The American dream is silly for a lot of reasons but feeling like a failure because “things didn’t turn out exactly as I had planned” is probably one of the craziest.
When do our plans ever turn out as we had hoped? Almost never. So why do we continue with this inane notion that, in order to be bold, we have to make sure we can succeed first?
The three amigo’s boldness didn’t stem from them knowing that God would rescue them from the blazing furnace. No. It was much bigger than that. Their boldness came from them knowing that God is God, whatever the result.
Here’s the thing. God doesn’t promise victory in everything. Sometimes you might feel led to apply for that job…and you might not get it. Sometimes you might step out in boldness and say, “I’m going to adopt THAT SPECIFIC KID” and it doesn’t happen. Or you might say, “I’m going to marry that ONE DIRECTION MEMBER” and, well, you knew that wasn’t going to happen.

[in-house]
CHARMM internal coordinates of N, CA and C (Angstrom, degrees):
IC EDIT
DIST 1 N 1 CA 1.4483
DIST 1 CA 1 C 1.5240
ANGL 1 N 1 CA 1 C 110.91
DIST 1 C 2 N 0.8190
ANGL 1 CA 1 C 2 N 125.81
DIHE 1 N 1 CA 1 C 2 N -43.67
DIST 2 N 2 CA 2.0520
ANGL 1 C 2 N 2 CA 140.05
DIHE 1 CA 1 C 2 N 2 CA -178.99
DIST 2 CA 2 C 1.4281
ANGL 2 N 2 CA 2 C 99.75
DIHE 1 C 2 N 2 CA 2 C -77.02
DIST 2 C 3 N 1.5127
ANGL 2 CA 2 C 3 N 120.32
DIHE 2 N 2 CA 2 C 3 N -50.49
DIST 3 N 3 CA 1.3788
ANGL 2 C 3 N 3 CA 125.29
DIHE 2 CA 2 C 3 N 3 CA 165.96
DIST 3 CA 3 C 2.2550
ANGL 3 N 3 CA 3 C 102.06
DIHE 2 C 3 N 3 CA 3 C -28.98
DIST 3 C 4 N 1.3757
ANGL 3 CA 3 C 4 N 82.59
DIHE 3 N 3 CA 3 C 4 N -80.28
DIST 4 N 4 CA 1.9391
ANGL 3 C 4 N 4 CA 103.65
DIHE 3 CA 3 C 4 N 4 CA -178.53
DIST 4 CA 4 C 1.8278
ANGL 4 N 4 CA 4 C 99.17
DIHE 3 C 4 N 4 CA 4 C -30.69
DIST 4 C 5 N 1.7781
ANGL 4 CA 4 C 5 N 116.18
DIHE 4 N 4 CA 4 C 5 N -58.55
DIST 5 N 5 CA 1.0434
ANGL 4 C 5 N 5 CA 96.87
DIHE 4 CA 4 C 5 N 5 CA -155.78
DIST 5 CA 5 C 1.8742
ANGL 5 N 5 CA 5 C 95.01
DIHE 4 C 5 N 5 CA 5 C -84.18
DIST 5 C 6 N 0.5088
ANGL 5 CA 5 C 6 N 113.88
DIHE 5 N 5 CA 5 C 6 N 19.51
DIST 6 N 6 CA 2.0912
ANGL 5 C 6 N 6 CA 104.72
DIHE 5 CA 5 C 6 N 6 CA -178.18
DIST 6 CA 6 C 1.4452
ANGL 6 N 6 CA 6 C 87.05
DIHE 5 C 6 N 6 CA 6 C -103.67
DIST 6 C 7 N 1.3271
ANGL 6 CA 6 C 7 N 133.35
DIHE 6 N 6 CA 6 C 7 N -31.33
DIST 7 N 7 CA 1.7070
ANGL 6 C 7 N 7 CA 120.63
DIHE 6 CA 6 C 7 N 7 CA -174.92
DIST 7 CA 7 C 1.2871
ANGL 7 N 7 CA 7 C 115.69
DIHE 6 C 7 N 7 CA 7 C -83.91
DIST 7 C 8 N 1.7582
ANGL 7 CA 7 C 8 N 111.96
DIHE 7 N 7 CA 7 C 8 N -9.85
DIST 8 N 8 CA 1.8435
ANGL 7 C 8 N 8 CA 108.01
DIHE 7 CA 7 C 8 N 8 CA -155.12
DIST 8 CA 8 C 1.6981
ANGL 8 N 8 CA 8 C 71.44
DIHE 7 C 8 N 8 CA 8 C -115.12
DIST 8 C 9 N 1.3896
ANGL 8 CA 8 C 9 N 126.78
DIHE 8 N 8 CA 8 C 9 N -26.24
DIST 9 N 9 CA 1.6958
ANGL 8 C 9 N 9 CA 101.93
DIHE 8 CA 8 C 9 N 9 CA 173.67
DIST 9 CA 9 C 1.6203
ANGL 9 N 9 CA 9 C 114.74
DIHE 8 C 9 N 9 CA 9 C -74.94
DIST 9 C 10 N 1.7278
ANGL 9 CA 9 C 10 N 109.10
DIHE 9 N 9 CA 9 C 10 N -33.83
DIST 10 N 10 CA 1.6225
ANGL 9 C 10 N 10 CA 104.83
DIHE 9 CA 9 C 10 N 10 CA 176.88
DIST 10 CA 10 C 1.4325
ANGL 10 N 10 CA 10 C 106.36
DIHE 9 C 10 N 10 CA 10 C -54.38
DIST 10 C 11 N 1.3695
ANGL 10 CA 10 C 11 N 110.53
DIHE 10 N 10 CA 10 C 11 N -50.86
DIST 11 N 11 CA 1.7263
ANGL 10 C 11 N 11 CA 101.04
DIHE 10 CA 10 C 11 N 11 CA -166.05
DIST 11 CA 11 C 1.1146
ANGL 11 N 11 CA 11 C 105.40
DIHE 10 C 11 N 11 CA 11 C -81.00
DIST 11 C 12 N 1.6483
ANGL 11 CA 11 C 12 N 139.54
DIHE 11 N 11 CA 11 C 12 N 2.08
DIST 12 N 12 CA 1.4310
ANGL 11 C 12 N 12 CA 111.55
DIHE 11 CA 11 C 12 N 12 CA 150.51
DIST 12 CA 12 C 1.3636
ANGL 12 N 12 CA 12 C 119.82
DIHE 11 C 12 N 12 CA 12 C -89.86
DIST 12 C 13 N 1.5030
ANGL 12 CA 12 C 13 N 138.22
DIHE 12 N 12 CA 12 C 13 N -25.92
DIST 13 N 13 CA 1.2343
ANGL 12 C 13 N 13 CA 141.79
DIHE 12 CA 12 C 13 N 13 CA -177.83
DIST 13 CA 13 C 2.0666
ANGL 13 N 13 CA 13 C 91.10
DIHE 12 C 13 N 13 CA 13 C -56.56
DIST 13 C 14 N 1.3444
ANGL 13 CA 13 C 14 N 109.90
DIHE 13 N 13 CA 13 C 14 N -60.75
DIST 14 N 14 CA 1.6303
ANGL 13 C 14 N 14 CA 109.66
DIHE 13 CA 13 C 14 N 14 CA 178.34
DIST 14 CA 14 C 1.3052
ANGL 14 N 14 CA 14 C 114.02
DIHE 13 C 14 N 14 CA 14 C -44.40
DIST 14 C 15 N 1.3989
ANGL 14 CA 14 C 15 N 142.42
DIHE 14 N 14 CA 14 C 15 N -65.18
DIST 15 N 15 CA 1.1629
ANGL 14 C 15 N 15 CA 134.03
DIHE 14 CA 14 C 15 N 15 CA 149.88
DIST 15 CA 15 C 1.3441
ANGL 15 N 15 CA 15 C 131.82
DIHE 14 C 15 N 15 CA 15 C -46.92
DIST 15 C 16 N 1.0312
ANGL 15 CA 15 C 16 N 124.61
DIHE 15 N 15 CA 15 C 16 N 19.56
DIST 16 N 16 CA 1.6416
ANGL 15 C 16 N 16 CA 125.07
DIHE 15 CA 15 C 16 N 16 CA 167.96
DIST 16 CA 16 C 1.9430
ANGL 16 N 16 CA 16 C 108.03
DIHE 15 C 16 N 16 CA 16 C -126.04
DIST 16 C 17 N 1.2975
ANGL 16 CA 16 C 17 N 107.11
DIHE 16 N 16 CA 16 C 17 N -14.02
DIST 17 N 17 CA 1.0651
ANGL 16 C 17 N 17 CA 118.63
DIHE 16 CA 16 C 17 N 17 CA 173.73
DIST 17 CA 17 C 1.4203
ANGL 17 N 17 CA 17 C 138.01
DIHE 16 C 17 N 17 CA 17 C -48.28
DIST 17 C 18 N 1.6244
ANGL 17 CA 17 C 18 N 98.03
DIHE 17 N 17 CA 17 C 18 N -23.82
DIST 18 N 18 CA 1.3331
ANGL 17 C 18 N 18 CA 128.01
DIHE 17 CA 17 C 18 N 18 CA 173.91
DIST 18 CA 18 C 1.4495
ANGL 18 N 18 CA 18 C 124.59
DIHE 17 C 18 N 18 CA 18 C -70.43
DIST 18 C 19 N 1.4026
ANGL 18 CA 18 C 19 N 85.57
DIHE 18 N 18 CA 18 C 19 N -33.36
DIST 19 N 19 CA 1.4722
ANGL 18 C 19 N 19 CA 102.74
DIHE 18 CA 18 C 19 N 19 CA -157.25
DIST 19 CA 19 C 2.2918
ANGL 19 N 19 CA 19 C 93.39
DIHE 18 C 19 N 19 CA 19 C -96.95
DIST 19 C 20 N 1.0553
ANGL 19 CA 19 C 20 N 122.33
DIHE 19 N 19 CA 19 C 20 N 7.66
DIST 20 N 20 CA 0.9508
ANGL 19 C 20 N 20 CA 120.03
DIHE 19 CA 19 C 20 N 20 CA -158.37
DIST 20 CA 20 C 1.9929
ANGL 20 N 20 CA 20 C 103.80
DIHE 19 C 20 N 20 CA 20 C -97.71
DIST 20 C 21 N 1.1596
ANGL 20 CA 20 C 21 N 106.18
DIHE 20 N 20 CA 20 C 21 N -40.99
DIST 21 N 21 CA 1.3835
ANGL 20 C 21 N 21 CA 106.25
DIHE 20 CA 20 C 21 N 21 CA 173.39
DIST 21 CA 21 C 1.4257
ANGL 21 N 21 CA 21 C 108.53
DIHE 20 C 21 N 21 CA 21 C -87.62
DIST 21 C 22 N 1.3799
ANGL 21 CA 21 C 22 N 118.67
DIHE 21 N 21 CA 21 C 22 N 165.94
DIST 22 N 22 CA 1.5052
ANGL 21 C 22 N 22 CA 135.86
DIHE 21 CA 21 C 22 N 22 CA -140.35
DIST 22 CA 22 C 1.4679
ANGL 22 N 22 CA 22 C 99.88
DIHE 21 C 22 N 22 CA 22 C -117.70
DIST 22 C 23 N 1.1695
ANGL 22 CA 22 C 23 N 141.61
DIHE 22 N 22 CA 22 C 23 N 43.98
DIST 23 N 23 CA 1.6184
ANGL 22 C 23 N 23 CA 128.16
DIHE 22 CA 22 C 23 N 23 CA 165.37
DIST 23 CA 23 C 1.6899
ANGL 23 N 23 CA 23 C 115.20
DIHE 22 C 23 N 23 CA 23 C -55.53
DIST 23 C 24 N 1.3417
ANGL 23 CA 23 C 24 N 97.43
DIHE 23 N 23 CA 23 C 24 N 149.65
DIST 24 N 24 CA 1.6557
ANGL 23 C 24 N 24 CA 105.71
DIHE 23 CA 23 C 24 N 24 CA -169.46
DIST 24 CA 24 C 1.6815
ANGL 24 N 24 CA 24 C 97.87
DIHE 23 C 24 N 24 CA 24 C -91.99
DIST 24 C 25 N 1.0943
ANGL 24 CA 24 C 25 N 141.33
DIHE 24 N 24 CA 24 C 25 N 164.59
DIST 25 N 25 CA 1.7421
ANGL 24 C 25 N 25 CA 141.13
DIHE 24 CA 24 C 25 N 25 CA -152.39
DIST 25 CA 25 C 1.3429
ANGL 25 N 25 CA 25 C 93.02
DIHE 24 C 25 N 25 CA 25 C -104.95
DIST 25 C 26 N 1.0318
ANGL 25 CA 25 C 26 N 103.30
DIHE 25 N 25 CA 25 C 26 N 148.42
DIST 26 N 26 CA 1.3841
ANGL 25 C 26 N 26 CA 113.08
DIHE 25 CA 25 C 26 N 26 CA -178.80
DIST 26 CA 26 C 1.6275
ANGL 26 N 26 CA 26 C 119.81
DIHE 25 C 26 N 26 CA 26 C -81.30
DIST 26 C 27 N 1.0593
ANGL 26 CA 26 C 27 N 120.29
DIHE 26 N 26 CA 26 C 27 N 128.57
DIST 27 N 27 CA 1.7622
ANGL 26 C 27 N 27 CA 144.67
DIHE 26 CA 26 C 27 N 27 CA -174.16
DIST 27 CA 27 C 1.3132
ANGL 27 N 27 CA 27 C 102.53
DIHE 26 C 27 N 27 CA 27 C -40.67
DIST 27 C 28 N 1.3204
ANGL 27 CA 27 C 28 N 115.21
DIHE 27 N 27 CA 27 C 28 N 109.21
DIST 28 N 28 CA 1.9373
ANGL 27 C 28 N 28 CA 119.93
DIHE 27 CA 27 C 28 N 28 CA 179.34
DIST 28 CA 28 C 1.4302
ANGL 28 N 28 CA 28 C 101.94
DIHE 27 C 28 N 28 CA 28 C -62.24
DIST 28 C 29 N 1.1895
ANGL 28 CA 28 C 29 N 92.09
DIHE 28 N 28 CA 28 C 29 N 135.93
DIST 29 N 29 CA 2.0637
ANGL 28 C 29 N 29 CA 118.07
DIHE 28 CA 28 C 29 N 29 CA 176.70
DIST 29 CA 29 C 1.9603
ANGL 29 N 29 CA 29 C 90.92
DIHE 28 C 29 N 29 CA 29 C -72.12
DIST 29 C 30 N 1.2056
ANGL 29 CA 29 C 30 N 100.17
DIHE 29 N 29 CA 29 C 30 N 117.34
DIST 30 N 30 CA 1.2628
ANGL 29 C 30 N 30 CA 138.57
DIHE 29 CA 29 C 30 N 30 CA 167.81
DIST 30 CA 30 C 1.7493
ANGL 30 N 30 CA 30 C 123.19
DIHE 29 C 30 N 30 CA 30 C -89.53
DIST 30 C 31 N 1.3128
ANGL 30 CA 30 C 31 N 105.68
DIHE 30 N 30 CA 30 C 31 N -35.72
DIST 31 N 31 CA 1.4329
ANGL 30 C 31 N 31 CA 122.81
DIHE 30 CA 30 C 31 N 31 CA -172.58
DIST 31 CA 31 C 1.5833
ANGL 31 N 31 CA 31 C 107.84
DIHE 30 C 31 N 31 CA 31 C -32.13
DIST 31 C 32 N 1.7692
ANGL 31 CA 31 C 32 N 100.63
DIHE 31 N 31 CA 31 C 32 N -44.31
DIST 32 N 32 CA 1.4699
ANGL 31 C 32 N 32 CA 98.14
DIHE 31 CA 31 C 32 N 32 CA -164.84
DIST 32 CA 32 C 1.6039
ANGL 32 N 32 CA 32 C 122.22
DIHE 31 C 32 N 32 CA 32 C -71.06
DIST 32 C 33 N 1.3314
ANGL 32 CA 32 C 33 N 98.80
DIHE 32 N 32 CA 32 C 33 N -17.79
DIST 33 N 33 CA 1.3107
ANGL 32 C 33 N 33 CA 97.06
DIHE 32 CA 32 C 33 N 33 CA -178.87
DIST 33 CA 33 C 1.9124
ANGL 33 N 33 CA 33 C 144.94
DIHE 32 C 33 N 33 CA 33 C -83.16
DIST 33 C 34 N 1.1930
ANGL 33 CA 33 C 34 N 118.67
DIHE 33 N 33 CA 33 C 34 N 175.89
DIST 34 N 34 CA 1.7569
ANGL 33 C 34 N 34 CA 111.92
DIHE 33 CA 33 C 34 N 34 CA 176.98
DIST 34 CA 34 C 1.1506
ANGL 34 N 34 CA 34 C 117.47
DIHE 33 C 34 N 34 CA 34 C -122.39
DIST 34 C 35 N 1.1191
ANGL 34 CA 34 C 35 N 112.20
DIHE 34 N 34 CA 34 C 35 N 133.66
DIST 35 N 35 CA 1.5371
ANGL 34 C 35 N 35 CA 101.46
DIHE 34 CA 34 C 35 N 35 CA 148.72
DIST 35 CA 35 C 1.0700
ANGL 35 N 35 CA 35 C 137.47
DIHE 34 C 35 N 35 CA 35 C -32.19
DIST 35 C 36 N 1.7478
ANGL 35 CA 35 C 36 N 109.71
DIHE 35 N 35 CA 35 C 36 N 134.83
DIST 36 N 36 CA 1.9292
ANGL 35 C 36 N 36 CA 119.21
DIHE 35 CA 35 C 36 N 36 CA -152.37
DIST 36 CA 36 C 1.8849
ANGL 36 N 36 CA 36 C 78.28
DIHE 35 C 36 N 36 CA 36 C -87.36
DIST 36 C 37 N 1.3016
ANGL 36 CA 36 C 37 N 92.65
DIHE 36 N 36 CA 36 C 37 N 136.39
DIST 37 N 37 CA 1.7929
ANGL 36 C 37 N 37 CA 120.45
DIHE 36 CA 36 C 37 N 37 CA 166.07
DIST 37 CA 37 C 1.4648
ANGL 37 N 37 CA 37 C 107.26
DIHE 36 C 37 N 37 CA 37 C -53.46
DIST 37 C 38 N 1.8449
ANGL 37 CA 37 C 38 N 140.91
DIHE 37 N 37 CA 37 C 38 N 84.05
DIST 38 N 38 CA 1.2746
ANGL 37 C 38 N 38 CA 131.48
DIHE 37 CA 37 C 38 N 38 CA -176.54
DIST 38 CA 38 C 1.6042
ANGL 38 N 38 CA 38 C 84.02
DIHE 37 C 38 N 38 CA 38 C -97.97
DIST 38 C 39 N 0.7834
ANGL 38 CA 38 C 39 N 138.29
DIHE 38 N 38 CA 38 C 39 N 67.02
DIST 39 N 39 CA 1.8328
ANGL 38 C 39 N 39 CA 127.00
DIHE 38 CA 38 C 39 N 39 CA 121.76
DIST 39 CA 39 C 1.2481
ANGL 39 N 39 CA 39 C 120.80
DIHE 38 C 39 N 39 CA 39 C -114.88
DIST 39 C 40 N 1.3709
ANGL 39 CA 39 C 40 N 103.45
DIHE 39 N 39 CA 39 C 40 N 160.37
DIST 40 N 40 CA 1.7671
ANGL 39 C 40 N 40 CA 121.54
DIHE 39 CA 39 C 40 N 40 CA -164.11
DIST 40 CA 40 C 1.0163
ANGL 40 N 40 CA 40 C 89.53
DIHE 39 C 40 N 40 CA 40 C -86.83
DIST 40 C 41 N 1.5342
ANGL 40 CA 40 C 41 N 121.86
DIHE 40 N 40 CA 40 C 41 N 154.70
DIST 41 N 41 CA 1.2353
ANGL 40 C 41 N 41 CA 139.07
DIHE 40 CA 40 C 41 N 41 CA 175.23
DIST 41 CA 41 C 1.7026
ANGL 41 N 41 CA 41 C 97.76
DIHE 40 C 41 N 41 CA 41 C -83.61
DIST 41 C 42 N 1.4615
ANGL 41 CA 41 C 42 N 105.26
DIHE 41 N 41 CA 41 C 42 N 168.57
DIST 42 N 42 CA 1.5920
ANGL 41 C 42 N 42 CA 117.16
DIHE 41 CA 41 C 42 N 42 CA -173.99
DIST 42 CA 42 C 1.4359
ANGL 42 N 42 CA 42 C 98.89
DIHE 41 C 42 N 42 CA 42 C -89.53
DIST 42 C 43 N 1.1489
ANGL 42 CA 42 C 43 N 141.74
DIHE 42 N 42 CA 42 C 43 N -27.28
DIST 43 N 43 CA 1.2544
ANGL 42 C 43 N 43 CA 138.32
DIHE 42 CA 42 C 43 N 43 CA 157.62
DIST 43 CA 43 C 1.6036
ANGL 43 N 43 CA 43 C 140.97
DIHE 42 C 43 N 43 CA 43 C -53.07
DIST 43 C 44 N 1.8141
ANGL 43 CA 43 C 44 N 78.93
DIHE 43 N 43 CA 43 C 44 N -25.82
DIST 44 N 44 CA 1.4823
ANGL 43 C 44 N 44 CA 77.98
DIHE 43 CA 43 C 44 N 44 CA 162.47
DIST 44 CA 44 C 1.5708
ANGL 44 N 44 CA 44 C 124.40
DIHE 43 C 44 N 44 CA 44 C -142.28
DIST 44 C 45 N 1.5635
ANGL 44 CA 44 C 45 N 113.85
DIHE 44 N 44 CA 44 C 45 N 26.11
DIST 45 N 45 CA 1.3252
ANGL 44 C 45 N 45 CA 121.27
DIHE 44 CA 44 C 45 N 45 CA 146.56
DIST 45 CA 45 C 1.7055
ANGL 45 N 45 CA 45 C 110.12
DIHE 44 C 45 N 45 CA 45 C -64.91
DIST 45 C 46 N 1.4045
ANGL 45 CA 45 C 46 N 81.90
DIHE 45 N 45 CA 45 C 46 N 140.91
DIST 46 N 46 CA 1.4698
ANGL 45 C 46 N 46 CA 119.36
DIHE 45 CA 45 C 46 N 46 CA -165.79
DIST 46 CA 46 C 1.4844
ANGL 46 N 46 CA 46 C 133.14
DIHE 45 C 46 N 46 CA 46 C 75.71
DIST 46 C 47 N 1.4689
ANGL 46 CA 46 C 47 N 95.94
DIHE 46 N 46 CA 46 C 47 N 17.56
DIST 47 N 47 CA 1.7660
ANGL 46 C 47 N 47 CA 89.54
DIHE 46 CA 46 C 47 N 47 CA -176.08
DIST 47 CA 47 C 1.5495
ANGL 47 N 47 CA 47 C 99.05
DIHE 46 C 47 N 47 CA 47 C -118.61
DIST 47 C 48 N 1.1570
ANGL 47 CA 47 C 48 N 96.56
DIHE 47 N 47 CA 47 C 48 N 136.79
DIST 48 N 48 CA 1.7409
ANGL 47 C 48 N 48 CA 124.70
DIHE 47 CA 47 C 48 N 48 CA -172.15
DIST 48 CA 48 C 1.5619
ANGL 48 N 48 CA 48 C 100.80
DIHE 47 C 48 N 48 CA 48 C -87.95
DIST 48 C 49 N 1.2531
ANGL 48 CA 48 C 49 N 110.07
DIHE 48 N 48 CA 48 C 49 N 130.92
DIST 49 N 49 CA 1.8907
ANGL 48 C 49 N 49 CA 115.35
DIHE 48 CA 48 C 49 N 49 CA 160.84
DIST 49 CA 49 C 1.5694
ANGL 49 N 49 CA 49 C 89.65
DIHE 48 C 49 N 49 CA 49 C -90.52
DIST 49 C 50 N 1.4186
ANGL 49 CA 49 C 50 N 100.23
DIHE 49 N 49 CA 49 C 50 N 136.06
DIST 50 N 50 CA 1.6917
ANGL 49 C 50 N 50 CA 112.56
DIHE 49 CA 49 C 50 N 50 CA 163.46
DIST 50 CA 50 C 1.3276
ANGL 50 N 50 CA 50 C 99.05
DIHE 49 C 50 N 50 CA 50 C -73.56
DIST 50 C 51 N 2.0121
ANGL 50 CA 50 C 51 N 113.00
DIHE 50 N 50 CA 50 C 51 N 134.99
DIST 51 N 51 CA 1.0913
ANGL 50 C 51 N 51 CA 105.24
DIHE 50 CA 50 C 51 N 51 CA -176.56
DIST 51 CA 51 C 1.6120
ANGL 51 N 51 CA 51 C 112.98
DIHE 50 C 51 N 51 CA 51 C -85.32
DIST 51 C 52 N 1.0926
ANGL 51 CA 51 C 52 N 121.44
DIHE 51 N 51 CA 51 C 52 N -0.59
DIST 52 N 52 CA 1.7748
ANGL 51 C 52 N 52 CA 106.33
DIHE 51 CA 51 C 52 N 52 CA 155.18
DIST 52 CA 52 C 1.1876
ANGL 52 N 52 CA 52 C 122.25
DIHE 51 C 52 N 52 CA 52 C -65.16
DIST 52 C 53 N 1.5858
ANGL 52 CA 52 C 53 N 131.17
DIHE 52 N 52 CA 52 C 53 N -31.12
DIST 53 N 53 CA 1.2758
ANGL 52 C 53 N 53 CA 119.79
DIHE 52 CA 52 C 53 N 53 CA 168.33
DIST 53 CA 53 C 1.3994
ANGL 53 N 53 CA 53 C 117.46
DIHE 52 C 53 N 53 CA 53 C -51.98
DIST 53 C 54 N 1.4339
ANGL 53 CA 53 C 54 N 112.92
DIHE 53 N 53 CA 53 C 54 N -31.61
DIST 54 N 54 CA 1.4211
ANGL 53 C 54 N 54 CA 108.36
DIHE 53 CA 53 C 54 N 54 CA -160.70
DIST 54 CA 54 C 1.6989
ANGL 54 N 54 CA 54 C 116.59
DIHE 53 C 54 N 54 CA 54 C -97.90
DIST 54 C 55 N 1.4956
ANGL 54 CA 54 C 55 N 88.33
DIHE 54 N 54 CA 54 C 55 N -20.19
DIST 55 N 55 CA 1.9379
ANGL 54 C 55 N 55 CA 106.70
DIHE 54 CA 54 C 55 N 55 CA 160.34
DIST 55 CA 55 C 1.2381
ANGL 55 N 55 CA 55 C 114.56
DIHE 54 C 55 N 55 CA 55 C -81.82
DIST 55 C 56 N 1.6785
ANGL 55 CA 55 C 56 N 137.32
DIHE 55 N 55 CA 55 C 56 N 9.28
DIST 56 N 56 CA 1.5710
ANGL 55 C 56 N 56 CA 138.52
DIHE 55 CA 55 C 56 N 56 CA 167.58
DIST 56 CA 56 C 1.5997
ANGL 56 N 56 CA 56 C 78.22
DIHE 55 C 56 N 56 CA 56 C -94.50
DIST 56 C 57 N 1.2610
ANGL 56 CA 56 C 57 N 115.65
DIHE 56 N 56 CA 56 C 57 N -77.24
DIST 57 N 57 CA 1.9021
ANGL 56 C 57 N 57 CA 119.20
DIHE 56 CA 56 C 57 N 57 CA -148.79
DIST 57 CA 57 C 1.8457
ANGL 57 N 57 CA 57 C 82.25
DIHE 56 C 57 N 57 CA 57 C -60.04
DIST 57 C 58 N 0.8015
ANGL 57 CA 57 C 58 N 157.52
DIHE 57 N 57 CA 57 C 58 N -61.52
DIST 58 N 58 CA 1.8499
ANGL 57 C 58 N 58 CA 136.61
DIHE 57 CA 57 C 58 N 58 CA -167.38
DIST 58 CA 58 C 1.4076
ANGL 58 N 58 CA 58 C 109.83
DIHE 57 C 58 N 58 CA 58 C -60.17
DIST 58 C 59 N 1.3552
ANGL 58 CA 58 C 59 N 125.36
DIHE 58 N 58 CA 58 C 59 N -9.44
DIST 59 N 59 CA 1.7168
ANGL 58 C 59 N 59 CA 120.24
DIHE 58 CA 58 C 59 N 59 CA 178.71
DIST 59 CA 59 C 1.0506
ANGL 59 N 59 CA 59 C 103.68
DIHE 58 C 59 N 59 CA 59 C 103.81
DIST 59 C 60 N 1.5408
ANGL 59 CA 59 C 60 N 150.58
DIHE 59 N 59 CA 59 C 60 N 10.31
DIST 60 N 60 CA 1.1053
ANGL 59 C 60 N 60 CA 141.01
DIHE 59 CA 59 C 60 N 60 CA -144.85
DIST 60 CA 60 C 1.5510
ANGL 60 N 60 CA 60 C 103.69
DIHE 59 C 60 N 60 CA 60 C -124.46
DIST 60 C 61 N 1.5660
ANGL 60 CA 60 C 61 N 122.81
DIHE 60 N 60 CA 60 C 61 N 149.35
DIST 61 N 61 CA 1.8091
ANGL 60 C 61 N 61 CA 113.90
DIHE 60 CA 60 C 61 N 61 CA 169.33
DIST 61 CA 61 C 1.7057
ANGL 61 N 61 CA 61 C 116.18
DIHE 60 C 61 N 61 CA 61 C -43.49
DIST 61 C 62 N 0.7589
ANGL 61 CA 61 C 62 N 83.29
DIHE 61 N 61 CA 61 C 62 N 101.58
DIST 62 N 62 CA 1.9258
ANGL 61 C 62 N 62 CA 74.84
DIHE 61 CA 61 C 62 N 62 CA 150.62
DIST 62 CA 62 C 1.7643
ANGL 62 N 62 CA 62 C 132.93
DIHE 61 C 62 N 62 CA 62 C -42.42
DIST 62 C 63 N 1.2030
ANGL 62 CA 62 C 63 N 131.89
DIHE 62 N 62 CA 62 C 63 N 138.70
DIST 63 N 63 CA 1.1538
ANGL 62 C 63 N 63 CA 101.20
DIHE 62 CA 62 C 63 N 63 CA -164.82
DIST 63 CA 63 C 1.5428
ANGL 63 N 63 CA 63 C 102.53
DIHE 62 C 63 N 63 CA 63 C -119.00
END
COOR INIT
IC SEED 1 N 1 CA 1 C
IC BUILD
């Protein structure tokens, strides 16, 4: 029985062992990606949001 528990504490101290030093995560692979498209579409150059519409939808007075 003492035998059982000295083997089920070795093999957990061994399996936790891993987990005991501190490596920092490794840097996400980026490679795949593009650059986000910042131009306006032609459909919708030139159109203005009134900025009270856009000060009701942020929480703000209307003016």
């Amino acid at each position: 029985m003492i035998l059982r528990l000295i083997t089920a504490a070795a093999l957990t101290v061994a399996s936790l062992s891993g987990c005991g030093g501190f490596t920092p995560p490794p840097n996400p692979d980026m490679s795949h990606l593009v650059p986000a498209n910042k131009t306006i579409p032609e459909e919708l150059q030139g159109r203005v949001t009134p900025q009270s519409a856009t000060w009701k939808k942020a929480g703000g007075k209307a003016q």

Sometimes, you step into the furnace and you get to stick your tongue out at your haters from inside the flames. Sometimes, you step into the furnace and your face gets toasted off before you can even register what is happening while your haters laugh and sip a mojito.
And that’s okay. You’re not a failure. God has not abandoned you. This time, He might have wanted you to have a toasty face because He needed you to learn something or because that was how the story ended with His name and character being glorified.
At the end of the day, God is who He says He is and that is reason enough for boldness.